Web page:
• [0040]
    In this embodiment, the DED 505 worn by individual 501 transmits an AIS to DRD 510 over wireless signal 507. DRD 510 has a direct connection to the Internet 540 via communication link 520. The present embodiment can also be used with the monitoring computer embodiment shown in FIG. 4.
  • [0041]
    DRD 510 is linked to a camera system 570 that includes a camera 572 that can be set up in either a fixed position or to “pan” a location. The camera 572 could pan a location continuously as part of a visual recording system 570, the camera 572 could be fixed, or the camera 572 could respond to movement command inputs over communication link 575 from DRD 510. The camera system 570 could also take a single image or take serial digital images over a predetermined period of time. In this embodiment, an image obtained by the camera system 570 would be transmitted to DRD 510 via by communication link 575.
  • [0042]
    In FIG. 5, the DRD 510 would receive the visual data from the camera system 570. DRD 510 would process the visual data for transmission to the MWS 550. The information packet 200 would be prepared as described above with the visual data received from the camera system 572 or the address, location and time data received from the DED 505. The information packet 200 would be transmitted to the Internet 540 over communication link 520, and the information packet 200 would then be transmitted over communication link 552 to the MWS 550.
  • [0043]
    The information packet 200 received by MWS 550 would be processed and maintained on the website database supported by MWS 550. The website database, as described above, would be assessable to users of the computer 520 through the communication link 532 to the Internet 540 and communication link 552 to the MWS 550. In this manner, a website database offers a video image of the monitored subject 501 at the location covered by DRD 510 to system users. The DEDs and DRDs described in the prior embodiments can be used in this embodiment as well.
  • [0044]
    With respect to another alternative embodiment, all the prior systems could incorporate an alarm or notification system where the DRD last associated with a DED would notify the MWS or monitoring computer upon the loss of communication with a DED. DEDs could also be assigned regions of acceptable and unacceptable DRD vicinities, and if communication with the DED is lost or the DED is located in an unacceptable vicinity, an alarm may be activated to alert the proper personnel of the situation. The alarm situation may necessitate immediate action, or simply necessitate a recording of each violation of acceptable vicinity location or loss of communication with the DED.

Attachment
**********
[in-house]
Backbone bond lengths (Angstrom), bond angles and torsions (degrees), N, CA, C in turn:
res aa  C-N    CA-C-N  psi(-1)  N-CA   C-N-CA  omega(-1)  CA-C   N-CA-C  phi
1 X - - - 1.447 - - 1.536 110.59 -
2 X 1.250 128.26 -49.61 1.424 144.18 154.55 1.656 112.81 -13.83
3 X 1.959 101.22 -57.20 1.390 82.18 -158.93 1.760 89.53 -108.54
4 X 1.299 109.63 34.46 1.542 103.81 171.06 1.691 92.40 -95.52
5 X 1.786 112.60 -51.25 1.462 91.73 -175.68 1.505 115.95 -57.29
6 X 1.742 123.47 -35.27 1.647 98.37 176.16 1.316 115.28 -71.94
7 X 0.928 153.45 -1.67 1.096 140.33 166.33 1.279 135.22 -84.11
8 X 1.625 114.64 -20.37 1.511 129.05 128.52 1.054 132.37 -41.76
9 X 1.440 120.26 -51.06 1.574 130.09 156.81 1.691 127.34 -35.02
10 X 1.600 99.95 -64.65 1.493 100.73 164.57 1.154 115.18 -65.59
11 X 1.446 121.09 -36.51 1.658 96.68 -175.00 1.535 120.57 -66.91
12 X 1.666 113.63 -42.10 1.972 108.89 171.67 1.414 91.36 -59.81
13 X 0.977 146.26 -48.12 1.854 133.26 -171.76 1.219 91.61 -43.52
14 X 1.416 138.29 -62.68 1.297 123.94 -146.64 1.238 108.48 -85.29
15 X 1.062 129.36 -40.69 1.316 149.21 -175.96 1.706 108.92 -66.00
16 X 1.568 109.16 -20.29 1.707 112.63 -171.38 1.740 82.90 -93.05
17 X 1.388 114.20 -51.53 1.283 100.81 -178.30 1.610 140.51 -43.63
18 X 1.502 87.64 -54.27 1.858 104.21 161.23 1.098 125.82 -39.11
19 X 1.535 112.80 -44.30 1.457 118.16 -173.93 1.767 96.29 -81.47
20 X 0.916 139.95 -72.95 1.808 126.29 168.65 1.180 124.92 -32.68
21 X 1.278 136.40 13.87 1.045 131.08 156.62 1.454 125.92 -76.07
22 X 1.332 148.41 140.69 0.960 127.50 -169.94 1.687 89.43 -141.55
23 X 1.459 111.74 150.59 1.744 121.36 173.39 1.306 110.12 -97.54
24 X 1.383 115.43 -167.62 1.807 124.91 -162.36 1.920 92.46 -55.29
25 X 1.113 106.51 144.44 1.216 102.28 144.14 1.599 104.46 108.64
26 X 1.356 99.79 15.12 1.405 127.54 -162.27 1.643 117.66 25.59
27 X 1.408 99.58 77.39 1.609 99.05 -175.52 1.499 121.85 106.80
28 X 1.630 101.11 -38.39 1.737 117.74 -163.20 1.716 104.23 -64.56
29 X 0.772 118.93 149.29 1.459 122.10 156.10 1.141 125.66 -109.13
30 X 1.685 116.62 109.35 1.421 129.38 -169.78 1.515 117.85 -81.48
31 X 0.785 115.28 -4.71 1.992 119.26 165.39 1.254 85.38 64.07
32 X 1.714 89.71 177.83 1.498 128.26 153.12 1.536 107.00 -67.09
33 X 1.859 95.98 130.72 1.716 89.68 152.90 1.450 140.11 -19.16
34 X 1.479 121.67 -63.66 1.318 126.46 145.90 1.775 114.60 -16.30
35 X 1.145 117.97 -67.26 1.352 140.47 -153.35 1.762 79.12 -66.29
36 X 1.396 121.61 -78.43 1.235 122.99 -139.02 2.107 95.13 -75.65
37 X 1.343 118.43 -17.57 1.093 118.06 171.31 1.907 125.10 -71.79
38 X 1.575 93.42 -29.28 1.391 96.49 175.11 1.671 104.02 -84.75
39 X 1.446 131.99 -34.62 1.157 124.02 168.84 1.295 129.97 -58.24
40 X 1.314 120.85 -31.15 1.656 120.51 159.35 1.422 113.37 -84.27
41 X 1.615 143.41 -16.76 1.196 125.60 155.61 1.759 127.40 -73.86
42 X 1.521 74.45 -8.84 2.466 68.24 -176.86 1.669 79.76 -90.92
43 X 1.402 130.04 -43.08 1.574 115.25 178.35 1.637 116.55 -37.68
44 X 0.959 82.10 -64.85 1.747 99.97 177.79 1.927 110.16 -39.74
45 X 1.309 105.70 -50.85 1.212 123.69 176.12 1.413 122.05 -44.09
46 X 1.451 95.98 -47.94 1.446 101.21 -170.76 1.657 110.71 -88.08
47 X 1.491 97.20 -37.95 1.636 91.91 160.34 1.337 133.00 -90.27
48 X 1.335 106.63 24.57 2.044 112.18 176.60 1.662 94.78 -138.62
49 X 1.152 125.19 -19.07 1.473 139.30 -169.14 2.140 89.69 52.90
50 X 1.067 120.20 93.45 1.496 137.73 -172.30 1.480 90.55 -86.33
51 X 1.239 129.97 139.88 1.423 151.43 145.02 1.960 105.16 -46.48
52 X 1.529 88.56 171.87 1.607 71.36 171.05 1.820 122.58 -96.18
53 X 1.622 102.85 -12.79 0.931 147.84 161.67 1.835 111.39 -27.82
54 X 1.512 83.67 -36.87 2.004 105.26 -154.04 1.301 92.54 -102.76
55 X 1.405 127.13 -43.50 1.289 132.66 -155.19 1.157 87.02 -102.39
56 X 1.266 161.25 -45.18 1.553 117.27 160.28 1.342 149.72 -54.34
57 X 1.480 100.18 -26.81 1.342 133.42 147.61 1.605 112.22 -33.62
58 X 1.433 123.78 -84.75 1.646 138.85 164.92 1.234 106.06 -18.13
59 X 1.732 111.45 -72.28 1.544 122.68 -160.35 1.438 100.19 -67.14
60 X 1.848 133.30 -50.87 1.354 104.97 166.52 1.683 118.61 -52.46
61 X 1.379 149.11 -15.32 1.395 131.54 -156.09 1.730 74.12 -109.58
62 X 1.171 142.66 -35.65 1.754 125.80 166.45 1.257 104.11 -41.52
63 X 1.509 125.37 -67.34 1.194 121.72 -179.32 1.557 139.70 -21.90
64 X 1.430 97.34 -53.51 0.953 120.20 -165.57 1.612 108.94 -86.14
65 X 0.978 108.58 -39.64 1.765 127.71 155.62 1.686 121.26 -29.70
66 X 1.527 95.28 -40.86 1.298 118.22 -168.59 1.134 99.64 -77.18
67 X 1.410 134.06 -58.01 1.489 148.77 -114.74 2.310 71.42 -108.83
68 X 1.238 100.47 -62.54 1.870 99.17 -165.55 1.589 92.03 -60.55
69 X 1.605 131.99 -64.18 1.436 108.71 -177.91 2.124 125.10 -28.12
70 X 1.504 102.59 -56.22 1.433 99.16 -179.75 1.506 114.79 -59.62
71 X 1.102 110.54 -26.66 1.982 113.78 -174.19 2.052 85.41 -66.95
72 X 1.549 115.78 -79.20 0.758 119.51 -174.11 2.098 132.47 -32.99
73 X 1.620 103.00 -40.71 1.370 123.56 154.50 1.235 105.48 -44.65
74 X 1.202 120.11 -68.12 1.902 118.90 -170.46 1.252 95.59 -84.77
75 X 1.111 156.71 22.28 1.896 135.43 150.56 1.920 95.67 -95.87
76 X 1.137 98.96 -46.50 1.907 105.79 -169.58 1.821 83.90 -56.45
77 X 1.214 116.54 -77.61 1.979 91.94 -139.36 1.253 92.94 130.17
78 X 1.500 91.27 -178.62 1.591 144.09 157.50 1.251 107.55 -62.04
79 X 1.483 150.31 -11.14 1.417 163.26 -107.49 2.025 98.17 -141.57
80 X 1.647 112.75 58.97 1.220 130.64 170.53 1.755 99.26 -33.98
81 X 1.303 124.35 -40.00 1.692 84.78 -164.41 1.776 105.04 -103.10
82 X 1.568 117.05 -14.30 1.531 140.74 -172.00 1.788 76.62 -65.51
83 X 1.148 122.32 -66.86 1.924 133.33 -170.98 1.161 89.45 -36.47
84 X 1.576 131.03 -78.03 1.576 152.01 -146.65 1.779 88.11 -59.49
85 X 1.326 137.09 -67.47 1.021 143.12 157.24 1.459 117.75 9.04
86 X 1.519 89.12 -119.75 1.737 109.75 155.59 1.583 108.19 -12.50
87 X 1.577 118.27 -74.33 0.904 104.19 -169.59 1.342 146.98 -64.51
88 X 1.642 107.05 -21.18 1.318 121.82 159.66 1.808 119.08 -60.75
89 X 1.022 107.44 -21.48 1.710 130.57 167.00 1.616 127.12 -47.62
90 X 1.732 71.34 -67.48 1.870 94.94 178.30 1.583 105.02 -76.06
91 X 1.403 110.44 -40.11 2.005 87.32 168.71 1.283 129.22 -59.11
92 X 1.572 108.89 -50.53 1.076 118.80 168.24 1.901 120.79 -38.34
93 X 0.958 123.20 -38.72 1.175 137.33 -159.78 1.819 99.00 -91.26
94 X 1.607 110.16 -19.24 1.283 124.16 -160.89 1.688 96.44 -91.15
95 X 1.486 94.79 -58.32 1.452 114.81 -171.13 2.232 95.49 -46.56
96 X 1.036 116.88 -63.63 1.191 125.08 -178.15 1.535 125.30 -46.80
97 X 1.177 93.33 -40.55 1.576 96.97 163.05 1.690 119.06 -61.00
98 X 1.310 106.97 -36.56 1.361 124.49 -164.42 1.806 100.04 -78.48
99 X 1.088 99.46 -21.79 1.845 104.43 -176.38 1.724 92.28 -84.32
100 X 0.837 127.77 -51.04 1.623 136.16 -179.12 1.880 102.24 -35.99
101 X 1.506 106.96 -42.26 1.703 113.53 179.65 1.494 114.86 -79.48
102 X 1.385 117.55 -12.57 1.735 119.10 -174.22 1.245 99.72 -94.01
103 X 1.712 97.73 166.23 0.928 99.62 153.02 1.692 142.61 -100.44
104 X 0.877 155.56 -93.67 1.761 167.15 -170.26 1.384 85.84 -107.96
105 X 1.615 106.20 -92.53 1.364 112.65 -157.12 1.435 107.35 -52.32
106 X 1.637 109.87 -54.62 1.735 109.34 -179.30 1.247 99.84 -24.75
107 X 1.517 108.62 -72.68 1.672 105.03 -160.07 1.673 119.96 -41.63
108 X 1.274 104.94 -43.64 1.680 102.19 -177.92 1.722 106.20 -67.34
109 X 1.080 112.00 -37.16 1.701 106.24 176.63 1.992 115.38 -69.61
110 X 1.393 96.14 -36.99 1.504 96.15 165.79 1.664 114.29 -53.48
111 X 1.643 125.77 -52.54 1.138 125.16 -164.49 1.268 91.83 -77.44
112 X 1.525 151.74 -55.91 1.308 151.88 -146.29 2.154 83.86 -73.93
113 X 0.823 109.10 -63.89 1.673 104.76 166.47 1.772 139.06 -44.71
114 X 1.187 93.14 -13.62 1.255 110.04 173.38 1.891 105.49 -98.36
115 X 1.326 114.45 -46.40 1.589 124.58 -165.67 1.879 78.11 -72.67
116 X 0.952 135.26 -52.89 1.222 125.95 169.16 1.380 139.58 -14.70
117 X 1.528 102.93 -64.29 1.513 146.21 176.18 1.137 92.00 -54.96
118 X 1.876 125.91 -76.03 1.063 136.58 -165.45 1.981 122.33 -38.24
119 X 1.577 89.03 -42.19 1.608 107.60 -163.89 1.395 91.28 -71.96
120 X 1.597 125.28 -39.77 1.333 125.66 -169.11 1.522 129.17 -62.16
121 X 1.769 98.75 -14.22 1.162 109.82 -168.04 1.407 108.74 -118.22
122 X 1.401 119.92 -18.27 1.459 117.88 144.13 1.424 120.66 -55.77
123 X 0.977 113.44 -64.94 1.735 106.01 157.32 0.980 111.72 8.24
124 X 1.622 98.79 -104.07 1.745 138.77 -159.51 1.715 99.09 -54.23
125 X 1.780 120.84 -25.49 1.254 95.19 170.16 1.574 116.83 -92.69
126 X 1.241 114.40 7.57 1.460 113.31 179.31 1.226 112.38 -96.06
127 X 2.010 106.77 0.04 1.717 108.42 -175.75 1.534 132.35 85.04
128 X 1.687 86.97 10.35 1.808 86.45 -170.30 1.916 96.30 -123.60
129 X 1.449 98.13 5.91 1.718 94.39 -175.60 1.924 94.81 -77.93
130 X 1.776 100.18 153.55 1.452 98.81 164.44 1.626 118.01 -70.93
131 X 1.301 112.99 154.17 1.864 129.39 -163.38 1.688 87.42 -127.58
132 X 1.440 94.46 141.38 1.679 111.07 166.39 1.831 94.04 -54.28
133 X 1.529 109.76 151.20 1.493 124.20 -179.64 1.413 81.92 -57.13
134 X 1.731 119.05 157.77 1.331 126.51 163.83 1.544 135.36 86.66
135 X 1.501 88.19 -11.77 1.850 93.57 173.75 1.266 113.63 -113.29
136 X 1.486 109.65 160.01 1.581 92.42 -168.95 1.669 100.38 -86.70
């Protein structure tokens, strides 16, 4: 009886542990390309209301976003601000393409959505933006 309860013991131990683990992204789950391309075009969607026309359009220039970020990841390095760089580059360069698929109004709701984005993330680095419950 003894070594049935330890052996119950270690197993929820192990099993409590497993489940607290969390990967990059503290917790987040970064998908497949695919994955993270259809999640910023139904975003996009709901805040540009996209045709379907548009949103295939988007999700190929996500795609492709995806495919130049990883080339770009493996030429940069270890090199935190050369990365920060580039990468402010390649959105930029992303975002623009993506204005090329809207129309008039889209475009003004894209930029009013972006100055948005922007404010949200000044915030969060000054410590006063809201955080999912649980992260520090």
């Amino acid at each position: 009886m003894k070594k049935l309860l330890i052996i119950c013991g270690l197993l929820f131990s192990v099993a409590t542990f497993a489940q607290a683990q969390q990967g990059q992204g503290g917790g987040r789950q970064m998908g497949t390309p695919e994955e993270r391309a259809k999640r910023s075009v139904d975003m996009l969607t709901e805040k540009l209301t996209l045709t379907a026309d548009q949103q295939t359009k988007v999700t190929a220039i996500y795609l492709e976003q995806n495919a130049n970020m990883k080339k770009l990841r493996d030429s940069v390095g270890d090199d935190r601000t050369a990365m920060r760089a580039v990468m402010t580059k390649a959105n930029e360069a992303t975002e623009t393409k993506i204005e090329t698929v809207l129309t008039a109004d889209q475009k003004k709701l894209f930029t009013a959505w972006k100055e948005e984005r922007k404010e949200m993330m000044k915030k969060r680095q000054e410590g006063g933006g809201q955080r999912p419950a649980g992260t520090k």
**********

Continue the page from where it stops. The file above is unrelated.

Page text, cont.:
• [0045]
    The invention can be used in numerous applications where a subscriber wishes to monitor one or more subjects or objects. In one application, the present invention could be set up in a neighborhood (e.g. school, community center, neighbors, shops, mall, etc.) to monitor children. Parents could access the monitoring website and determine where their child is or has been. In another application, the present invention could be used at a day care center to monitor location of children and initiate an alarm if the child is abducted or wanders away from the facility. A similar application could be used in a nursing home for elderly residents.
  • [0046]
    The device could also be used in large warehouses or other workplaces to locate and track employees or equipment (e.g. forklifts). Golf courses could also use the system to track golf parties or carts along the course. Another application of the present invention could include a prison setting where each inmate has an assigned DED, and the invention could initiate an alarm if an inmate attempts to enter an unauthorized area or leaves an authorized area without permission. The alarm could initiate a locking command to secure exits from a vicinity. Similarly, in another embodiment, the invention could be used in a home to monitor parolees. If the parolee leaves the home or an authorized area, the system could send an alert to a monitoring computer or sound an alarm. A camera could also be used to monitor the parolee's activities.
  • [0047]
    While the invention has been particularly shown and described with respect to preferred embodiments, it will be readily understood that minor changes in the details of the invention may be made without departing from the spirit of the invention.
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Classifications
U.S. Classification340/573.1, 340/531, 348/152, 340/541
International ClassificationG08B21/02
Cooperative ClassificationG08B21/0222, G08B21/028
European ClassificationG08B21/02A25, G08B21/02A4